As an accomplished motocross biker, Darren Jardine thinks in power curves, knowing expertly how much thrust is needed at any given moment, and how long to stay on the throttle for a perfect sweep. Naturally, this translates to any other vehicle he drives, but his instinct can land him in expensive trouble.
"My Golf GTI was just becoming too expensive," he recalls. "The way it drives, with all the power it has available, was causing me to pay too much in speeding fines. It felt like every time I went out in it, I was being flashed, even though it didn't feel like I was going too fast.
"That's the thing about the Golf. The power is always there, and it's so smooth and responsive and almost effortless.
"It's a small car that is also quite light, so the power is readily available all the time. You just touch the throttle and it picks up, no trouble. It's similar in many ways to a motocross bike."
Having bought the Mk5 GTI at the start of 2008, Jardine, a South African designer, says he has had no regrets - apart from a cold feeling the day he brought it back from the showroom. Before making his purchase, he had also been seriously considering a Seat Leon Cupra, which although it was based on its Golf stablemate's platform and made use of the same 147hp, 2.0L TFSI engine, it weighed in at a lot less dirhams.
But in the end, he plumped for the Volkswagen at Dh107,000. "When I got home, I just sat in the driver's seat and asked myself what I'd done. I couldn't believe that I'd just paid all this money for a car that I could have got much more cheaply with a Seat badge. Why had I been such an idiot?"
But this sentiment didn't last for long. "The next day, I got in and drove off - and I haven't looked back. Straight away, I loved this car - then I knew I'd made the right choice - and I love it every bit as much today.
"The trouble was, for the first year, I had to spend so much money on speeding tickets. The car has a split personality and I would drive it to the max. In city traffic, it's easy to drive, but then, when I got the chance of some open road, I would really open it up. In sport mode, it just stays in gear until you red line it - a bit like racing a go-kart. It's extremely grippy.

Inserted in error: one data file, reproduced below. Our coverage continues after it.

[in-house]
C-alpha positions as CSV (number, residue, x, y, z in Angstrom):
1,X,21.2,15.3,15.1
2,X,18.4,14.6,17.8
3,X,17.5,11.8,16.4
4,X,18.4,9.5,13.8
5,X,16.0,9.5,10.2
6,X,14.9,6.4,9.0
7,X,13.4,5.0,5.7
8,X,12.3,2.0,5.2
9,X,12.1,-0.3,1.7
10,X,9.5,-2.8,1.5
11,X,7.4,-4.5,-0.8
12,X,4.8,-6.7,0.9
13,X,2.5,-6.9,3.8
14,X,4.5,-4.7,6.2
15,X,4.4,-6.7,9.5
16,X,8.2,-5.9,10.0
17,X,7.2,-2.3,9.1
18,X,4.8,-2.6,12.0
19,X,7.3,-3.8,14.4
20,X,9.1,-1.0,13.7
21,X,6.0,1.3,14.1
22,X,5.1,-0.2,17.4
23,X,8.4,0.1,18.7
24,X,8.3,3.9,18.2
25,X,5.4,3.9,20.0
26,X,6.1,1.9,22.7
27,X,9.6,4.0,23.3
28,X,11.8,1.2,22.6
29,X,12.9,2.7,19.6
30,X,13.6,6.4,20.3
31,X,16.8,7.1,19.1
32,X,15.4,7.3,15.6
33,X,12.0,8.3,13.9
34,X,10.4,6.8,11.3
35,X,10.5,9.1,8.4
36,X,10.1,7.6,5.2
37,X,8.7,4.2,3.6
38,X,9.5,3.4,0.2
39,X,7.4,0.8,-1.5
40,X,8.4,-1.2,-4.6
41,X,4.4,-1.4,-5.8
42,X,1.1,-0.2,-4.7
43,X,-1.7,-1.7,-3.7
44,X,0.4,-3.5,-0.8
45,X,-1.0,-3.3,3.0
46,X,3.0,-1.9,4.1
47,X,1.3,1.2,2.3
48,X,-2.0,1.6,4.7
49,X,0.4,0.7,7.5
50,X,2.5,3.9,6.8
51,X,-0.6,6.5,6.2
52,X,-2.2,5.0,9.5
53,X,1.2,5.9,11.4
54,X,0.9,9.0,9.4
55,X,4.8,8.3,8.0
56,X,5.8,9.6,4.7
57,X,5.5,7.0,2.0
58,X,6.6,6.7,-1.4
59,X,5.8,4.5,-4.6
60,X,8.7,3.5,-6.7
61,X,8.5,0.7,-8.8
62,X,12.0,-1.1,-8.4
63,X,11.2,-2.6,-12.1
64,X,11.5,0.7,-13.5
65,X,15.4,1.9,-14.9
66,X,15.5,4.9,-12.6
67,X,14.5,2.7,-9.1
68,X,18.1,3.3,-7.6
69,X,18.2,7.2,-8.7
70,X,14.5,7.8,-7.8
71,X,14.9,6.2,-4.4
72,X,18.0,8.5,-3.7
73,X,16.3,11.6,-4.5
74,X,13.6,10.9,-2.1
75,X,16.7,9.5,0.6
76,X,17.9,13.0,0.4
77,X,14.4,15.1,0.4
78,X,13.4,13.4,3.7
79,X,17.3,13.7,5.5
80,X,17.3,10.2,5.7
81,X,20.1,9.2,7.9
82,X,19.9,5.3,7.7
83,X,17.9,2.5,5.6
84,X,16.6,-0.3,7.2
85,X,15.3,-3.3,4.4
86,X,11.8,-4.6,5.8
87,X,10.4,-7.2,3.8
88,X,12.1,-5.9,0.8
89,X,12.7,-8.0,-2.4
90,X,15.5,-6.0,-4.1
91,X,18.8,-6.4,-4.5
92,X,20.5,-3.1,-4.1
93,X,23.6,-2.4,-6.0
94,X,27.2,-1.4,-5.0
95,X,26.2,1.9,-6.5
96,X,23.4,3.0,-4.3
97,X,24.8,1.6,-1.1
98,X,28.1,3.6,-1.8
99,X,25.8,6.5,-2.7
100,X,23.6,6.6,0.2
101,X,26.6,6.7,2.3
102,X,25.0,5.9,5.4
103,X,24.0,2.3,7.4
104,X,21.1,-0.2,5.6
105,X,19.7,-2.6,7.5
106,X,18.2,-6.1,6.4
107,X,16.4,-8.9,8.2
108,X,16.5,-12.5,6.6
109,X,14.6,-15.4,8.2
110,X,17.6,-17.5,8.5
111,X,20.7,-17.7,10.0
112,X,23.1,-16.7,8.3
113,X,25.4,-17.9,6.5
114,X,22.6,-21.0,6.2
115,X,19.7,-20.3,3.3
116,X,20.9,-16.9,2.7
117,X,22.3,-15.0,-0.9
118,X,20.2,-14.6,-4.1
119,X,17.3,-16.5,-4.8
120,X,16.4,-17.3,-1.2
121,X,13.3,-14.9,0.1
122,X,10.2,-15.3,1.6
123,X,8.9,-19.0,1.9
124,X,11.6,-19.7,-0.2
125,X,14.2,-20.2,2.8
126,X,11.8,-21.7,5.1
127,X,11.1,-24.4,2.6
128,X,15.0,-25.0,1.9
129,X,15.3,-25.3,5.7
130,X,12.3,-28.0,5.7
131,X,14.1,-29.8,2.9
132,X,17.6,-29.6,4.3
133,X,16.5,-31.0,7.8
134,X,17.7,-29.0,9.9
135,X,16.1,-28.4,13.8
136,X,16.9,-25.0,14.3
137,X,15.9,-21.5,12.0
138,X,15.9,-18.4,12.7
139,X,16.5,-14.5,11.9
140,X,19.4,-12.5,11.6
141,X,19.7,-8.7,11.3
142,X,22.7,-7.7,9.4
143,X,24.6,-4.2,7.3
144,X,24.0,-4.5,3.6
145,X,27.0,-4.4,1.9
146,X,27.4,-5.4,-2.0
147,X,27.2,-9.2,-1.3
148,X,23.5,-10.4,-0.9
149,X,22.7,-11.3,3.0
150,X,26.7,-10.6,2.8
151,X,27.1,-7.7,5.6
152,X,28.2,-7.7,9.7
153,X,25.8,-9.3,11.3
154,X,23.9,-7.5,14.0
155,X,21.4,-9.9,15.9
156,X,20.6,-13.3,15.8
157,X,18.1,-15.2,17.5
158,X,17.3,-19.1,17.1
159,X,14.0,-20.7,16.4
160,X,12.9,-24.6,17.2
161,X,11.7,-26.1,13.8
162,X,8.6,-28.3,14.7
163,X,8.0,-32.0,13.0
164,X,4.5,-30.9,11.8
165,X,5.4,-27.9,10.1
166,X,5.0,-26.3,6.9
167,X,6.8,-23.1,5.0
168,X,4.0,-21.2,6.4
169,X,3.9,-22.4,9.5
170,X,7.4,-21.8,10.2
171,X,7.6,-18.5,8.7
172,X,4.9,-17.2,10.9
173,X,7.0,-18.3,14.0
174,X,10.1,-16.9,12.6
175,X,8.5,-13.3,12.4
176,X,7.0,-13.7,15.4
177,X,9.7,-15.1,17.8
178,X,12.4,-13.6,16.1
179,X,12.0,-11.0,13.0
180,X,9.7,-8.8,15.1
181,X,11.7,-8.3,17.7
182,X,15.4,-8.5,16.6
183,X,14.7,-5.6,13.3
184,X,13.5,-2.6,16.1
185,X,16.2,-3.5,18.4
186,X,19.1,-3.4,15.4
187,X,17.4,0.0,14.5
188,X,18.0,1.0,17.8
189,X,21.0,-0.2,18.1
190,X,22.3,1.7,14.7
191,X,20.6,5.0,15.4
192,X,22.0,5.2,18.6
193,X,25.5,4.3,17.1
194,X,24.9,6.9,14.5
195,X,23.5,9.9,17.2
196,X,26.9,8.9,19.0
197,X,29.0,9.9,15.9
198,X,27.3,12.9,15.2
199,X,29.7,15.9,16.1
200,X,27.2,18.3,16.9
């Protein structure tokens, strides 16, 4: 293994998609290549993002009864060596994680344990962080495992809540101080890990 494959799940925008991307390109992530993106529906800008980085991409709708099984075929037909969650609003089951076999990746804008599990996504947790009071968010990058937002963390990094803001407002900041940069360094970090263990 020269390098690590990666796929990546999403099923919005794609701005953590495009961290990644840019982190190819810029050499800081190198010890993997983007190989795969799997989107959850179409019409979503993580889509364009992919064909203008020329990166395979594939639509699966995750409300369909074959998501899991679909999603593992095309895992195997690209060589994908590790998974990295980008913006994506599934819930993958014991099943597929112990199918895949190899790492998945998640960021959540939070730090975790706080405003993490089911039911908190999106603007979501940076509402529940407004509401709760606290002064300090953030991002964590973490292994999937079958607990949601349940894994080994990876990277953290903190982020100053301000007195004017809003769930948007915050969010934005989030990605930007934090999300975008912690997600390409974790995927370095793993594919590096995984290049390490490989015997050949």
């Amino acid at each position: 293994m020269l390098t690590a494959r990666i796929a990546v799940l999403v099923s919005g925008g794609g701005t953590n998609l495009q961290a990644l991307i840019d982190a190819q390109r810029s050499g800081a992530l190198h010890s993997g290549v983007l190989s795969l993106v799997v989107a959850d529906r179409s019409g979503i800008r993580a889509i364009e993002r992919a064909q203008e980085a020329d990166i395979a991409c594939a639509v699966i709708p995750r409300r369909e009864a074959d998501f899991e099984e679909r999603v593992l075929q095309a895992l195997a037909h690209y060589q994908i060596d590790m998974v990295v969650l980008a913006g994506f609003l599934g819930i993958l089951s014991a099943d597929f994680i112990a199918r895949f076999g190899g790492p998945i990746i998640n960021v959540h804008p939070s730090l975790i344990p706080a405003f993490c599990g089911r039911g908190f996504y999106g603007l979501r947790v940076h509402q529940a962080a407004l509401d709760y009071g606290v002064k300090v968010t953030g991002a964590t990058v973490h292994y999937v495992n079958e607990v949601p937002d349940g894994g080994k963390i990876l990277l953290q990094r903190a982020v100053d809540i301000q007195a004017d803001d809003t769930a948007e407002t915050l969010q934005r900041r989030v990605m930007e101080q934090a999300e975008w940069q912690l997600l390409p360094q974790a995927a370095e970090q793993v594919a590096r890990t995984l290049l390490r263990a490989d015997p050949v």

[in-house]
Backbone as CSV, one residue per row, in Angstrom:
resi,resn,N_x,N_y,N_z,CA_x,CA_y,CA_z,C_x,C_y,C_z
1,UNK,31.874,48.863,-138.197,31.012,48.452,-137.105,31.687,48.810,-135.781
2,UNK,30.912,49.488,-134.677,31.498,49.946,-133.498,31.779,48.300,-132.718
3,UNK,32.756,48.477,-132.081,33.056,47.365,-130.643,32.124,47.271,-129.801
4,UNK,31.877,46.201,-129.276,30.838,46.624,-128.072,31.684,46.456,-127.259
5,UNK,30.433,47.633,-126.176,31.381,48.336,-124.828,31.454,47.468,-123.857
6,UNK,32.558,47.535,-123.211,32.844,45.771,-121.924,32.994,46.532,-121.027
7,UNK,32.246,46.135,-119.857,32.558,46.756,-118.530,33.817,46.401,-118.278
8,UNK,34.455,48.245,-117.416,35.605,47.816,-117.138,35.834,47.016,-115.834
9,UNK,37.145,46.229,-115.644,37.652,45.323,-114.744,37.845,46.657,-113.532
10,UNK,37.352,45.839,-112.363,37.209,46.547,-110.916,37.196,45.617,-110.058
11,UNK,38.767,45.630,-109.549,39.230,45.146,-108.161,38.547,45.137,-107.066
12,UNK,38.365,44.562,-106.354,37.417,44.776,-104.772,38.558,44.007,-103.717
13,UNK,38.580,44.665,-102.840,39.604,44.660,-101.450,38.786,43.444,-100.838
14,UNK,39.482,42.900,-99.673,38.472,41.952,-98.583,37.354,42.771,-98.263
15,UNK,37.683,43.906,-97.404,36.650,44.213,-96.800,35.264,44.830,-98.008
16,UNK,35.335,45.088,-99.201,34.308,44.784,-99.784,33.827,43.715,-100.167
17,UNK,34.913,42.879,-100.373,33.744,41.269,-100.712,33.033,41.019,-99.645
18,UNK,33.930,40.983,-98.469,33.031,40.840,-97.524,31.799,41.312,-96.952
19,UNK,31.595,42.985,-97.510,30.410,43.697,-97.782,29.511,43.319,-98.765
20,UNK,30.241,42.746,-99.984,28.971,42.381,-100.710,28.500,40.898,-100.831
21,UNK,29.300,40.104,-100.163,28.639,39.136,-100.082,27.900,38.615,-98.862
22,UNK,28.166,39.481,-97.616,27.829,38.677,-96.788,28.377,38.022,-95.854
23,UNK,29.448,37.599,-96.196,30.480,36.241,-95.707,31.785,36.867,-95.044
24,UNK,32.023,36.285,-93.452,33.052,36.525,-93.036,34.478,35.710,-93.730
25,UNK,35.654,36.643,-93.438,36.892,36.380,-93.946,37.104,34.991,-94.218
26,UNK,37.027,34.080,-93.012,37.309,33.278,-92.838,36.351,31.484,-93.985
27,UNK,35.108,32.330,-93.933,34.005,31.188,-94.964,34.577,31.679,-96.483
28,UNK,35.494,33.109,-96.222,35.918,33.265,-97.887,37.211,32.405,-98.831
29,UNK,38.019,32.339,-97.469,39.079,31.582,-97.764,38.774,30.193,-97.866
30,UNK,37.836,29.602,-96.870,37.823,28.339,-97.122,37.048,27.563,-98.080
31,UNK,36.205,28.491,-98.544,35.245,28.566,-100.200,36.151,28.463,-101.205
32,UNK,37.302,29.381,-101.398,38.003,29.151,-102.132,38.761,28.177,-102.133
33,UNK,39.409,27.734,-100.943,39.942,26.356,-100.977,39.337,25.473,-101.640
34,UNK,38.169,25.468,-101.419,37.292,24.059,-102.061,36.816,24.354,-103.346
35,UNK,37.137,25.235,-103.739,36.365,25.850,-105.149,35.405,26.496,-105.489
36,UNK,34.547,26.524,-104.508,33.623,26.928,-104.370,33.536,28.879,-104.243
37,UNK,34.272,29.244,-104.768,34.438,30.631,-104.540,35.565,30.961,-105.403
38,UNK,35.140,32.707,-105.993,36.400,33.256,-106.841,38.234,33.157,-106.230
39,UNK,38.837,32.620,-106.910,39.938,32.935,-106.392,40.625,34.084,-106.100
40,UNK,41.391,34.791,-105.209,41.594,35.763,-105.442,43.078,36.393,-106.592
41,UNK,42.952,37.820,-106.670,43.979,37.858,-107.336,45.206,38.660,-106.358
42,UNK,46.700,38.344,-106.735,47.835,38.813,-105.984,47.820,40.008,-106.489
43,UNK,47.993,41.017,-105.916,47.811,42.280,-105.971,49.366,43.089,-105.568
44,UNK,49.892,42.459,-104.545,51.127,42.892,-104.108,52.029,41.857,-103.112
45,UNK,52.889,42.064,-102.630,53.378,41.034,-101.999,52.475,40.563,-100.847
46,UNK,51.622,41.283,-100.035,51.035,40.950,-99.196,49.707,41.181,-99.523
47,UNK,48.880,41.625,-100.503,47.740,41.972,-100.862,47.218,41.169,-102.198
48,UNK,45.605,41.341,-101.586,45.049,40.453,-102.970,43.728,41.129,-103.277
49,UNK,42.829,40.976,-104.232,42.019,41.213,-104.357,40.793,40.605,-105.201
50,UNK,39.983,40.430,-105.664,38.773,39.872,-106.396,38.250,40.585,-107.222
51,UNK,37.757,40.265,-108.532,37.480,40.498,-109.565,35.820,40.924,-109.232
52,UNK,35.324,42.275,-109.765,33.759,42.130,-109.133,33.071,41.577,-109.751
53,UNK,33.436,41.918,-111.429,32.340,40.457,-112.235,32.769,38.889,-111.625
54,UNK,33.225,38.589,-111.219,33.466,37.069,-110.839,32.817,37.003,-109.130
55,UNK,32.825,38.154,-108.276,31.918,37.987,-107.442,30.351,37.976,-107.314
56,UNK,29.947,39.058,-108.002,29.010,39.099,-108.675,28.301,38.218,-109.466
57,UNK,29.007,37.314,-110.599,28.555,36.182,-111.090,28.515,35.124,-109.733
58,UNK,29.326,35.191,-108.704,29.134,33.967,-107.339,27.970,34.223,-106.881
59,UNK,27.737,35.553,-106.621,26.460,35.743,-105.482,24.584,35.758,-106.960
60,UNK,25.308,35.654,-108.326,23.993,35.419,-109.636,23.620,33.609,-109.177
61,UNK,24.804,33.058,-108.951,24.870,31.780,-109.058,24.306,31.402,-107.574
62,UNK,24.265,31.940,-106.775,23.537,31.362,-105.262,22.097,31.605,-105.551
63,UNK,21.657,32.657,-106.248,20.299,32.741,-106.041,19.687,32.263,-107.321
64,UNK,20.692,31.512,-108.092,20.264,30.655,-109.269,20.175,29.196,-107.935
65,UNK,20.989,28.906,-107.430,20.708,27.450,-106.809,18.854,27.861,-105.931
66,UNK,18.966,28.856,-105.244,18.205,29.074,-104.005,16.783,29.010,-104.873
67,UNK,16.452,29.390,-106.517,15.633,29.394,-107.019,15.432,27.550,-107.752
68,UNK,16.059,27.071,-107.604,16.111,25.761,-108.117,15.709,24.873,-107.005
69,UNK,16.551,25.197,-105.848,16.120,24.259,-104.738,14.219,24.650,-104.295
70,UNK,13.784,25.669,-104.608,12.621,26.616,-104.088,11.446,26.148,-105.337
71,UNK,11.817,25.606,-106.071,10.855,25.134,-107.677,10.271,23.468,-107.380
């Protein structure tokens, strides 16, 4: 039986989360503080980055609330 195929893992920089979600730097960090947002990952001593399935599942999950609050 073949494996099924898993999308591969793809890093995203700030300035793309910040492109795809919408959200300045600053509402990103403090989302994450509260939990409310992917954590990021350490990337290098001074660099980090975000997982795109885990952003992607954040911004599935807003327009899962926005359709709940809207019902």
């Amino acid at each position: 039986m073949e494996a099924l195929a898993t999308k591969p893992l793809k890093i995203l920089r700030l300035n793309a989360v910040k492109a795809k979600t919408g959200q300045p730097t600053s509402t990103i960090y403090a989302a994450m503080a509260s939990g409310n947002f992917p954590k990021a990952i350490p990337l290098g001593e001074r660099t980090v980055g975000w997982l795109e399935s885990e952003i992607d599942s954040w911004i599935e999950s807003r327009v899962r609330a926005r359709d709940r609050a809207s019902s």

"But these days, I don't take it to the extreme because speeding tickets are so expensive now. I still get some revs out of it but I stay within the limit.
Driving the Golf is like being part of a club, Jardine said. "You really notice others on the road, and you look at their colour and anything the owner has added on to it.
"At traffic lights, if you're standing next to another one, you tend to look at the driver and give him a nod, like you're an old friend. As owners, I guess we are pretty like-minded."
The GTI replaced Jardine's Freelander - the forerunner of the Land Rover LR2 - a car he enjoyed at the time, but he now says he could no longer conceive of going back to a small SUV.
"Compared to the Golf, it was like a bus. If I were to change my car now, it would probably be for a Mk6 GTI, but I don't feel like I need to change it yet. Quite often I get people asking how much it would take for me to sell the car, but I'm not ready for that.
"I've thought about the faster Golf R32 but I don't think I would need that as I've got the perfect powerband with the GTI. Sometimes, if I'm going through a tunnel, I roll down the window to hear the boom of the engine and it's great.
"Now I've had it for a few years, I really get the power curve. And now it doesn't cost me as much to drive."